FWD.us Statement on Passage of the Dream and Promise Act (H.R. 6) and Impact to Coloradans

DENVER, CO – Today, the U.S. House of Representatives took a historic step forward by passing the Dream and Promise Act, vital legislation that would provide an earned pathway to citizenship for more than two million people. This is only the fourth time in more than 30 years that legislation providing permanent protections for undocumented communities has passed even one chamber of Congress. FWD.us Colorado State Immigration Manager Marissa Molina issued the following statement:

“We applaud the U.S. House of Representatives for taking the important step of passing the Dream and Promise Act, which would allow nearly 40,000 Colorodans to continue building their lives in the United States. For decades, immigrants of all backgrounds – including Dreamers and TPS holders – have contributed to the economic and social fabric of our state. This vital legislation would finally provide tens of thousands of Coloradans, their families, and the millions of Americans who stand with them the stability and peace of mind that they deserve. We urge the Senate to take up this important legislation without delay.”

The Dream and Promise Act of 2019 (H.R.6) would create an earned path to citizenship for more than two million people who have contributed to American communities for decades, including DACA recipients, DACA-eligible individuals, TPS holders and DED recipients. Roughly 39,700 Coloradans would qualify for permanent protections under this vital legislation. These individuals live with more than 18,000 U.S.-born citizen children and, on average, have lived in the United States since 1997. (Center for American Progress)

Today’s vote is historically significant, and is only the fourth time in more than 30 years that major immigration legislation that provides permanent protections for immigrant communities has passed even one chamber of Congress.

Available For Comment:
The individuals below are available for comment on the historic passage of the Dream and Promise Act (H.R. 6):

DACA Recipient: Marissa Molina (Denver, CO)
Colorado State Immigration Manager, FWD.us
Marissa is the Colorado state immigration manager with FWD.us, a bipartisan political organization that believes America’s families, communities, and economy thrive when more individuals are able to achieve their full potential. A native of Mexico, Marissa Molina grew up in the Western Slope of Colorado in Glenwood Springs. She attended Fort Lewis College, where she graduated summa cum laude with a degree in Political Science and Economics. As a 2014 Teach for America Corps Member, Marissa spent two years teaching Spanish for Native Speakers at DSST: GVR High School. In July of 2015, Marissa was one of nine educators with Deferred Action for Childhood Arrivals to be honored by the White House as a Champion of Change. She was recently appointed to the Metropolitan State University of Denver’s Board of Trustees, becoming the first Dreamer to serve on a state board.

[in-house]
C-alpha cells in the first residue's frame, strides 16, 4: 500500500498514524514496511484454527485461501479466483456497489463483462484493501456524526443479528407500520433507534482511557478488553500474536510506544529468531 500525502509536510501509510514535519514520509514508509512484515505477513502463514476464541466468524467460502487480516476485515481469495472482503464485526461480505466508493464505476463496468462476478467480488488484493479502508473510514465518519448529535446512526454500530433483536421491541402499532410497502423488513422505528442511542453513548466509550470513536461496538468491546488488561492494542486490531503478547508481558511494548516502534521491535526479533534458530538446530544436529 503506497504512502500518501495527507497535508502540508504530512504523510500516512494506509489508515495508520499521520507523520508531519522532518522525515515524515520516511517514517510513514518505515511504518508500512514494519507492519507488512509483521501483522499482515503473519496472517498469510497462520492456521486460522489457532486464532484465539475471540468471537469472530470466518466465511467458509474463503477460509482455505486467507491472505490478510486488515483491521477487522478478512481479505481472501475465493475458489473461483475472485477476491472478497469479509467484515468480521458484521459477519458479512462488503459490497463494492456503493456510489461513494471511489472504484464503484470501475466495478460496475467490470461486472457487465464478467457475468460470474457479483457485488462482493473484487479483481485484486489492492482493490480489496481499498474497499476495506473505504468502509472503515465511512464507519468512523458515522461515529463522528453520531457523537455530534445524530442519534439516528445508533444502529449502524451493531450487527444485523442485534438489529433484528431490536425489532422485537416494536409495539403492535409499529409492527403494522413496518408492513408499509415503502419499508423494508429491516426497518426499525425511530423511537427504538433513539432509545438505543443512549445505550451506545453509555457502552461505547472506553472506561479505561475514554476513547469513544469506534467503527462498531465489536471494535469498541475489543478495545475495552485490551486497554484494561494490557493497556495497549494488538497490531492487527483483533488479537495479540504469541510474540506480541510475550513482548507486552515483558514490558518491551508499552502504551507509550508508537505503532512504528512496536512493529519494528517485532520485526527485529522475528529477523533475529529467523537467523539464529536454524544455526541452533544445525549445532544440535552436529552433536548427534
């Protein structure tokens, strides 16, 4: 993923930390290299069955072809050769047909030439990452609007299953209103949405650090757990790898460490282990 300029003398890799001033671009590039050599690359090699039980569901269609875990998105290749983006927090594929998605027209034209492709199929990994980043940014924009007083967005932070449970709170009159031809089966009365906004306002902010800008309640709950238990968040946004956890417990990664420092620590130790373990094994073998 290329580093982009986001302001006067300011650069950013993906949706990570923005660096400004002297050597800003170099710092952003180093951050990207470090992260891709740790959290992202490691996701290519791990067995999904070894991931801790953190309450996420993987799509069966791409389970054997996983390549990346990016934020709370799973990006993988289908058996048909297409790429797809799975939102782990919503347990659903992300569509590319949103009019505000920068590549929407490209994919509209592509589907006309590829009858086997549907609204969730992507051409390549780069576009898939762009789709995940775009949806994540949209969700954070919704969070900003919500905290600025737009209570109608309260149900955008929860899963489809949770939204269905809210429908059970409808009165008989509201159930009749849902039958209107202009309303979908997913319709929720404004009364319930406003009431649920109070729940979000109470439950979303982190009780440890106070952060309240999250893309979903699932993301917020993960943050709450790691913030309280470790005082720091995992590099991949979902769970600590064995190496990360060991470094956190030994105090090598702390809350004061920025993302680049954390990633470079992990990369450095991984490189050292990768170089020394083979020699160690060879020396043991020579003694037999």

DACA Recipient: Gabriela Rodriguez (Lakewood, CO)
External Affairs Coordinator, KIPP Colorado Schools
Gabriela was raised in Denver, Colorado. Due to her status, her parents believed the best opportunity she could have after high school was becoming a hairdresser. Gabriela was passionate about her education and began pursuing a college degree a year before DACA was enacted. With DACA, she was able to find employment at her university and, with her parent’s help, paid for tuition out-of-pocket. Before Gabriela graduated with her degree in Convergent Journalism, she spent a year answering phone calls and submitting congressional inquiries about immigration and veteran affairs for U.S. Senator Michael Bennet’s office. She finished her internship through the Congressional Hispanic Caucus Institution in Washington D.C. while she wrote her undergraduate honors thesis about narratives in counterterrorism. Now, Gabriela is the External Affairs Coordinator for KIPP Colorado Schools. She works in Southwest Denver teaching advocacy and leadership skills to parents and students.

DACA Recipient: Fryda Faugier Ferreira (Denver, CO)
Campus Advisor, Metropolitan State University of Denver
Fryda is originally from Mexico City, Mexico. Brought over to the U.S. at an early age, Fryda carries the identity of being a Dreamer. She completed her education in Colorado and is the first in her family to graduate from college. Fryda received her Bachelor of Arts degree in International Studies, Socio-Legal Studies and Spanish from the University of Denver in 2018. While at the University of Denver she served as the first ever DACA/Undocumented Student Support Coordinator for the Center for Multicultural Excellence. Fryda has devoted her career to serving marginalized students transition to and from higher education. She currently serves as a Campus Advisor at Metropolitan State University of Denver for the Denver Scholarship Foundation.

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